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Longtime 'Fresh Air' contributor Dave Davies signs off (sort of)

Dave Davies began covering local politics and government for WHYY in Philadelphia in 1982.
WHYY
Dave Davies began covering local politics and government for WHYY in Philadelphia in 1982.

After 22 years of interviews, longtime Fresh Air contributor and fill-in host Dave Davies is cutting back on his workload.

For years Davies has contributed at least one interview a week to Fresh Air, and oftentimes more — especially when the topics concern sports, investigative journalism or history. Davies is always thinking about the experience of the listener.

"If ... something isn't clear because the guest is using shorthand for something or it's just not quite working, you have to intervene in some way to make sure the audience stays with it," he says. "The audience is always in your mind."

A native of Lubbock, Texas, Davies grew up in Corpus Christi and moved to Philadelphia in 1975, where he initially worked as a taxi driver and a welder. In 1982, he found his way to the WHYYnewsroom, covering local politics and government. He left in 1986 for stints at KYW Newsradio and the Philadelphia Daily News, but returned to public radio doing free-lance gigs, including Fresh Air interviews, beginning in 2001.

Though Davies occasionally hears a Philly accent creep into his speech, you're unlikely to find a trace of Texas in his voice — either on-air or in real life.

Dave Davies stands outside of the<em> Fresh Air</em> studio in Philadelphia with a collection of press passes from over the years.
Molly Seavy-Nesper / WHYY
/
WHYY
Dave Davies stands outside of the Fresh Air studio in Philadelphia with a collection of press passes from over the years.

"I remember in junior high and high school being aware that the people on television, like the newscasters, spoke this standard English," Davies says. "And I kind of I just decided to do that."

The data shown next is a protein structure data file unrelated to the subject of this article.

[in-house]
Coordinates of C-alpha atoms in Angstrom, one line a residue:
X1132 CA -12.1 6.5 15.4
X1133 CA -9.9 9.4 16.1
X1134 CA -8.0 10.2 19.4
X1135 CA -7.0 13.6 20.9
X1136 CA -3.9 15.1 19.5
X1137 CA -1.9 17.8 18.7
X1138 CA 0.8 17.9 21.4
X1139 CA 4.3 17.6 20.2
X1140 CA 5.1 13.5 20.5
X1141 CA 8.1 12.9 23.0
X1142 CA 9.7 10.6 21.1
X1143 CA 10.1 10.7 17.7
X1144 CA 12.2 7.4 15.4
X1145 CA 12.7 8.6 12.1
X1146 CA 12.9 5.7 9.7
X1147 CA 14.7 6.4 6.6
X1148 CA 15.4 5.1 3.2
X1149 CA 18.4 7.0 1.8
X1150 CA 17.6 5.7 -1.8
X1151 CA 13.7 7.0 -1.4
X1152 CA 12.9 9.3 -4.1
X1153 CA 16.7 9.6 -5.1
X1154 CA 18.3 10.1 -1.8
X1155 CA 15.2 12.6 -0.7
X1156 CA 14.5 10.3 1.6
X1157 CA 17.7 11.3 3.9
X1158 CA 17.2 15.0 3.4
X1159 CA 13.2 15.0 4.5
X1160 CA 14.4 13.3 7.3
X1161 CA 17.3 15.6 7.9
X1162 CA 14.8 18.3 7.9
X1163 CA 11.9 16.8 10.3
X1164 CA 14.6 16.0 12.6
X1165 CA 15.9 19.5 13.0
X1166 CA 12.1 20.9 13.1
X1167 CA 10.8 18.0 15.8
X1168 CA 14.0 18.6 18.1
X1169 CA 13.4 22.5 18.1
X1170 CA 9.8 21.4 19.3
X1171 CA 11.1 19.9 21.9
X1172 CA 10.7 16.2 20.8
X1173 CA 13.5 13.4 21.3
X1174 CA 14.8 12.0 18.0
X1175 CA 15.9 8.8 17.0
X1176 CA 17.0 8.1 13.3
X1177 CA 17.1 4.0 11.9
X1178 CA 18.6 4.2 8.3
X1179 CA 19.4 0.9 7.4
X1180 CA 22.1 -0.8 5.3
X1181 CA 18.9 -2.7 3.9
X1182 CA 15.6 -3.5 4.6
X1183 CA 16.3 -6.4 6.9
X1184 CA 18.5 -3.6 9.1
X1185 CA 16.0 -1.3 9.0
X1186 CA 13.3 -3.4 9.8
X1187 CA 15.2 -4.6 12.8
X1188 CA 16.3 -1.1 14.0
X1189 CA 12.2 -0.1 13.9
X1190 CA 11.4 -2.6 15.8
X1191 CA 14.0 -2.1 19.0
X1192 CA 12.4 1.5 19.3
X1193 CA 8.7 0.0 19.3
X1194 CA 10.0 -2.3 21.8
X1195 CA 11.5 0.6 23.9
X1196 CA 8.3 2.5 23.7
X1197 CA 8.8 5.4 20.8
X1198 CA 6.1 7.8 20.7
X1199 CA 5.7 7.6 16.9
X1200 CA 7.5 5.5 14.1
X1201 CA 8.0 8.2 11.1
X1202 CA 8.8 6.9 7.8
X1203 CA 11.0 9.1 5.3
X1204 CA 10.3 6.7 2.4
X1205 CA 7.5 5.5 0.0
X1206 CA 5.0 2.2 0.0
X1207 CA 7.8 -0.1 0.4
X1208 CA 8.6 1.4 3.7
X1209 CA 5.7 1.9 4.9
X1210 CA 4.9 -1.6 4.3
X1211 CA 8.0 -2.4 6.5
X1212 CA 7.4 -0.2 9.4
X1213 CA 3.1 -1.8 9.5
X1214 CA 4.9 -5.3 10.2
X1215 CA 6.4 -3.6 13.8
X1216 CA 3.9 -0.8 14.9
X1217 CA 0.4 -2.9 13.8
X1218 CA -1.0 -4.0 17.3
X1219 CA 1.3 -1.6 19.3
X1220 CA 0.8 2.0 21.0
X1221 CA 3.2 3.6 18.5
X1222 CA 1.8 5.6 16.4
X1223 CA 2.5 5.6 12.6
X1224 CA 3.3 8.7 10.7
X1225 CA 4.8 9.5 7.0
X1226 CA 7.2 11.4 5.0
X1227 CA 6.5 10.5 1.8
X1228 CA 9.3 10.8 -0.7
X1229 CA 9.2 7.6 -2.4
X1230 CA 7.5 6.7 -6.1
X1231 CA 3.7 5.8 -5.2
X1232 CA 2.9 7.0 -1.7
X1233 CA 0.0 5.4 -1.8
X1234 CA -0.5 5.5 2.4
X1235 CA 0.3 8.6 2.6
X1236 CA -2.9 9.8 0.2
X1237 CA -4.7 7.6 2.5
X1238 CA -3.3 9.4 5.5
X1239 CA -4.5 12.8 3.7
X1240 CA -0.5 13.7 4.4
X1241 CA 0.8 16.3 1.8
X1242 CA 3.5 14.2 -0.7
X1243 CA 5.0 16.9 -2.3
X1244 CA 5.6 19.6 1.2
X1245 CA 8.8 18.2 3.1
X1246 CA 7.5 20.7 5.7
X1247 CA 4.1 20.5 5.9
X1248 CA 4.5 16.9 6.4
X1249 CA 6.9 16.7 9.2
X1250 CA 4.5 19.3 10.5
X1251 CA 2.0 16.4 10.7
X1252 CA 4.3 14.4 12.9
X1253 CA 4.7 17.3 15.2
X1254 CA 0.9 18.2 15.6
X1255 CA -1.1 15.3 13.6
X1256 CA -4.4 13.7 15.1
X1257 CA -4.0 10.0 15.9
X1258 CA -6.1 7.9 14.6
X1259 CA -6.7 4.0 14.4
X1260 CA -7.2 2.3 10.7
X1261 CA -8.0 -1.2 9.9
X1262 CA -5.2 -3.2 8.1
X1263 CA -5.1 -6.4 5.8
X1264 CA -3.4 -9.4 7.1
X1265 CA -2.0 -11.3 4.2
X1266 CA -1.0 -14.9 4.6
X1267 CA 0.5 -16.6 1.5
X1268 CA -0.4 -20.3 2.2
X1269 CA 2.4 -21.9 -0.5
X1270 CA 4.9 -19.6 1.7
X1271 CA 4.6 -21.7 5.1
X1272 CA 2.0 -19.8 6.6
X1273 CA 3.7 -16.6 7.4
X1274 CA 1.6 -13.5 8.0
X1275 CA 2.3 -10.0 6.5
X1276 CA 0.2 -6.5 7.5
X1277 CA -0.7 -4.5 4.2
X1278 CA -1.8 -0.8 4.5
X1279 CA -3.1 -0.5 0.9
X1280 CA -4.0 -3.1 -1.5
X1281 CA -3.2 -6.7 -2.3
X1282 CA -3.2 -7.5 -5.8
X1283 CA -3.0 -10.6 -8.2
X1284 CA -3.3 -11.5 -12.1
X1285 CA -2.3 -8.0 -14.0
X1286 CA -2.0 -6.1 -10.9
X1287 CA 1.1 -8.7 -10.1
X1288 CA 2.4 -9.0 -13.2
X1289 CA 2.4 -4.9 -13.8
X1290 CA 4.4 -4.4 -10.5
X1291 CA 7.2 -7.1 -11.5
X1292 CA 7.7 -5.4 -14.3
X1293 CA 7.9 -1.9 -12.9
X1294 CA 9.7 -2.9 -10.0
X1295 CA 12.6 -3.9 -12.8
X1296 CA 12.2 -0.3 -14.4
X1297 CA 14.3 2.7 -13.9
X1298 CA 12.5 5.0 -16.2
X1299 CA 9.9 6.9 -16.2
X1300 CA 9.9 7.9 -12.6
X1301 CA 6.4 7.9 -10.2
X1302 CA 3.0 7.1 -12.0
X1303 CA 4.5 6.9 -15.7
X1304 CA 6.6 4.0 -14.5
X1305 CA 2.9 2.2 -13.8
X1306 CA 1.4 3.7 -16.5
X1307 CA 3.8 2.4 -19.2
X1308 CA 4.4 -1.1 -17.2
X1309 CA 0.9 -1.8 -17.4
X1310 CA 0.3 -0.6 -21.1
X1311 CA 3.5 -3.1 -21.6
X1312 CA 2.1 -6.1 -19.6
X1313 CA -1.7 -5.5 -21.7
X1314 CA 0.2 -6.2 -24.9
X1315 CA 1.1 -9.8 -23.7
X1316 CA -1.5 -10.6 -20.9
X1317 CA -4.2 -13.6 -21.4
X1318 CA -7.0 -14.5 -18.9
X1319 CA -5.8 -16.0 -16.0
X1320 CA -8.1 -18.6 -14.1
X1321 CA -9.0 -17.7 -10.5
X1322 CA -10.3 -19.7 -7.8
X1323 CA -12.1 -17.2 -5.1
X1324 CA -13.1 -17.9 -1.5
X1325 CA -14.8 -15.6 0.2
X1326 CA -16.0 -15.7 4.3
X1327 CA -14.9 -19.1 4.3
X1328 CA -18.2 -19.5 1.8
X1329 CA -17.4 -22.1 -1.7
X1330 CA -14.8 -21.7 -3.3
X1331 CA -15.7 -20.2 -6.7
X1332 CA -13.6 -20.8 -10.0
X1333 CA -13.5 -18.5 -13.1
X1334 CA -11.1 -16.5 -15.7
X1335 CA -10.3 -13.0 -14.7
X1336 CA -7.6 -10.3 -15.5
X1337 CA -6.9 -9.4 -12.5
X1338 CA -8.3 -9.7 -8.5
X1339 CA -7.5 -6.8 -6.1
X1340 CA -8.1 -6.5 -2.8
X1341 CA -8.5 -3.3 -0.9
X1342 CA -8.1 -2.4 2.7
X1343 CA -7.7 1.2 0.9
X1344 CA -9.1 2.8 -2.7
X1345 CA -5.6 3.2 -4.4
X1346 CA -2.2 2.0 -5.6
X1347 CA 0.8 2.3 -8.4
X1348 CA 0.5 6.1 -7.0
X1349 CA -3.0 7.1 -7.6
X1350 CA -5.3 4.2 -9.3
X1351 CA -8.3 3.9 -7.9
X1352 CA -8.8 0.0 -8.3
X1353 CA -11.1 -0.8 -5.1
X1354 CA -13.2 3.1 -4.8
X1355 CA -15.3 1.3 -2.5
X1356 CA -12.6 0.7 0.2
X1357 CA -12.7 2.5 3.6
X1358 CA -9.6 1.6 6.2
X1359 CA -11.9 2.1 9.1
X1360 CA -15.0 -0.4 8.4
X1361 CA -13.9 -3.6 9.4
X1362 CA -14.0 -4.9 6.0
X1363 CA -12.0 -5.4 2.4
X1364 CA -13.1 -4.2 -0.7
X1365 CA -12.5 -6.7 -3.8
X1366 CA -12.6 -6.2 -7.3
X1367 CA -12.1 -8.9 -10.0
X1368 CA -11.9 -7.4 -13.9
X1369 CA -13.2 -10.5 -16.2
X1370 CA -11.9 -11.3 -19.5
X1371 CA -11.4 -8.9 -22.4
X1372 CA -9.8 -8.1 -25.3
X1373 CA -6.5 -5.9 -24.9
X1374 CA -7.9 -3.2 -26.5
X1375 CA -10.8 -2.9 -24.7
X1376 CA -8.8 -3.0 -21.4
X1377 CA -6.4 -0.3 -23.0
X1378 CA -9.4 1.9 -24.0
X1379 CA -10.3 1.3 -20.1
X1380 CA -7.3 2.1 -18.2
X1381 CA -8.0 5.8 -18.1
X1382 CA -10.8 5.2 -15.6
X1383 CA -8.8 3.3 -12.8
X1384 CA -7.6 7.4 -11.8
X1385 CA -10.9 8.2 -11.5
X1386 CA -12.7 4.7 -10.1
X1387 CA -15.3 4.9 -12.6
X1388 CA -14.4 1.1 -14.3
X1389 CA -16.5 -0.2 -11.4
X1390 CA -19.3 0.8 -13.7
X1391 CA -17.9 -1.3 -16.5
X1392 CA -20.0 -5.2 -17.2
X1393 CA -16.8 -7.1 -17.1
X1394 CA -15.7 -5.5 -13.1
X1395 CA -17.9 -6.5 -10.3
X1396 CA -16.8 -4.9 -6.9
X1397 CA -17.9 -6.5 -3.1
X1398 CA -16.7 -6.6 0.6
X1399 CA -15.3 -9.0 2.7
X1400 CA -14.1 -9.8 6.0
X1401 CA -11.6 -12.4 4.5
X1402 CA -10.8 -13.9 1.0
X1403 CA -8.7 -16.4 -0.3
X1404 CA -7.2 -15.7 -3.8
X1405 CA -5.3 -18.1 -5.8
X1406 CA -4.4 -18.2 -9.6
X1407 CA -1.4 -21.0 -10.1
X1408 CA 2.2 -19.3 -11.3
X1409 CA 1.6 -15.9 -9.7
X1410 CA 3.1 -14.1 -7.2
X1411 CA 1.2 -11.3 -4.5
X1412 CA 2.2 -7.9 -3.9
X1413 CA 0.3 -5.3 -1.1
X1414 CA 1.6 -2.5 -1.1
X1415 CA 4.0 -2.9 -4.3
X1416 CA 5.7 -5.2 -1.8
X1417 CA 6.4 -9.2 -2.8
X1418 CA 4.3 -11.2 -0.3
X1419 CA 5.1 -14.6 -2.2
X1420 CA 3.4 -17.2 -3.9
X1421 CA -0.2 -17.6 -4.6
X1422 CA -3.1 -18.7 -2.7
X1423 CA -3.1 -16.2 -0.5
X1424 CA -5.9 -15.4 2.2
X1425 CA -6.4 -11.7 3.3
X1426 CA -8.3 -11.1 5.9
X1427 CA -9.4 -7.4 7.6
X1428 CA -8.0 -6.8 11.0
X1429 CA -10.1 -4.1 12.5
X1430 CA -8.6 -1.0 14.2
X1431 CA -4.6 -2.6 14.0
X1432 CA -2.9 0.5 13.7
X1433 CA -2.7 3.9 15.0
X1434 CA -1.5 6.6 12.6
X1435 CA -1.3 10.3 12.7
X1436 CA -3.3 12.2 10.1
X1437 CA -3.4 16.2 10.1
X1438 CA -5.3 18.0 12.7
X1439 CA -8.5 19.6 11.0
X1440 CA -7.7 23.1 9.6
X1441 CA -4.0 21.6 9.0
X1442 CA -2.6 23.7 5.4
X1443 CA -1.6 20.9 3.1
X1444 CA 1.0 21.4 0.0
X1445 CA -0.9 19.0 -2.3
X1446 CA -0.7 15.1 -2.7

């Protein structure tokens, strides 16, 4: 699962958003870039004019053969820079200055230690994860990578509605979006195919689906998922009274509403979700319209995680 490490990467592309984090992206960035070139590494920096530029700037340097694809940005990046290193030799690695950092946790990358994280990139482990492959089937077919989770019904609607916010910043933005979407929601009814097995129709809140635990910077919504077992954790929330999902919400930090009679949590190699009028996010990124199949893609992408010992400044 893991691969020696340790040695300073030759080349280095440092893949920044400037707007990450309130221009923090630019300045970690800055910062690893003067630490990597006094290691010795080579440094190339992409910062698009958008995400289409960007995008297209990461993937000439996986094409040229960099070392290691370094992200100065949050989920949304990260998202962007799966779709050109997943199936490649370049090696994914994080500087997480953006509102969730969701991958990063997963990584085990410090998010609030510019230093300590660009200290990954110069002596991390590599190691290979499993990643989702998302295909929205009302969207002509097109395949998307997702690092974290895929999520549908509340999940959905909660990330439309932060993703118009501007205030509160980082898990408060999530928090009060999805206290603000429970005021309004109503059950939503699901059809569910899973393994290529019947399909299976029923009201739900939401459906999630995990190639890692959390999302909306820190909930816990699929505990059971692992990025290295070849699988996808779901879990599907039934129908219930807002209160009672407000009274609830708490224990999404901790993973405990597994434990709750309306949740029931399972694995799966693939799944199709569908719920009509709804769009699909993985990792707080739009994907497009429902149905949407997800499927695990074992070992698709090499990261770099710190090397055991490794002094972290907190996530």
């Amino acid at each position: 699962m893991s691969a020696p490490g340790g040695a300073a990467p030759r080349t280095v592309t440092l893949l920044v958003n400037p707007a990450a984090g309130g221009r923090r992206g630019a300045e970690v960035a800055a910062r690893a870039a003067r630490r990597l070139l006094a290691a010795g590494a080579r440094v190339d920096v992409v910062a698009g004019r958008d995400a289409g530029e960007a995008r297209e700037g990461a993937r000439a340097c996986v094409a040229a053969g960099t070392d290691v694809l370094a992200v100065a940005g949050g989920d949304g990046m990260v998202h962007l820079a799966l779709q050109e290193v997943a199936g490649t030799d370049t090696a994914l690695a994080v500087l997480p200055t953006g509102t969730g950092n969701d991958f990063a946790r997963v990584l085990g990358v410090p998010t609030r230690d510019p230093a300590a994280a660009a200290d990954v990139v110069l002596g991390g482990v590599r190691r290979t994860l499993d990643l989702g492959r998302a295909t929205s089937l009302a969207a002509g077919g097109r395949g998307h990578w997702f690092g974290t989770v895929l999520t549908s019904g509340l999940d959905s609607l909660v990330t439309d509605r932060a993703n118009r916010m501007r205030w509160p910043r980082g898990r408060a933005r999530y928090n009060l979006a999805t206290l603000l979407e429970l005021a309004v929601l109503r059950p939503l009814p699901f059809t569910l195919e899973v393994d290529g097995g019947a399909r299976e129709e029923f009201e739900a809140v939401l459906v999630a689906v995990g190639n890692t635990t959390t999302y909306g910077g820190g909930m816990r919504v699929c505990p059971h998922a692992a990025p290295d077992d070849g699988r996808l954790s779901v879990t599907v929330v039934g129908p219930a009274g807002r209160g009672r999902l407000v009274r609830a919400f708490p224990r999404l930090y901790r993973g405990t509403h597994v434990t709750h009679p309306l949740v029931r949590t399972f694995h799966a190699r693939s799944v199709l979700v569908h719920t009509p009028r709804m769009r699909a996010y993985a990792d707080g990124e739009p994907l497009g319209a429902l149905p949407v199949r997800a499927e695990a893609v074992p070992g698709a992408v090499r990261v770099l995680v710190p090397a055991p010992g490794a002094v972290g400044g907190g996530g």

Davies is not signing off completely from WHYY. You'll still hear him interviewing guests on Fresh Air -- just less frequently. And, of course, he'll continue to bring his A-game to the listeners.

"The one thing that I've done from the beginning is to really prepare very, very thoroughly for every interview because there's a standard here, right?" he says. "The thorough preparation is really, I think, in some ways one of the things that defines the show."

Click on the audio link above to hear clips of some of Davies' most compelling interviews, including conversations with Frank Calabrese Jr. (2011); novelist Kate Christensen (2013); biographer Robert Caro (2019); and sports announcerJoe Buck(2017).

Heidi Saman and Seth Kelley produced and edited this interview for broadcast, with assistance from Roberta Shorrock. Bridget Bentz, Molly Seavy-Nesper and Beth Novey adapted it for the web.

Copyright 2023 Fresh Air. To see more, visit Fresh Air.

Combine an intelligent interviewer with a roster of guests that, according to the Chicago Tribune, would be prized by any talk-show host, and you're bound to get an interesting conversation. Fresh Air interviews, though, are in a category by themselves, distinguished by the unique approach of host and executive producer Terry Gross. "A remarkable blend of empathy and warmth, genuine curiosity and sharp intelligence," says the San Francisco Chronicle.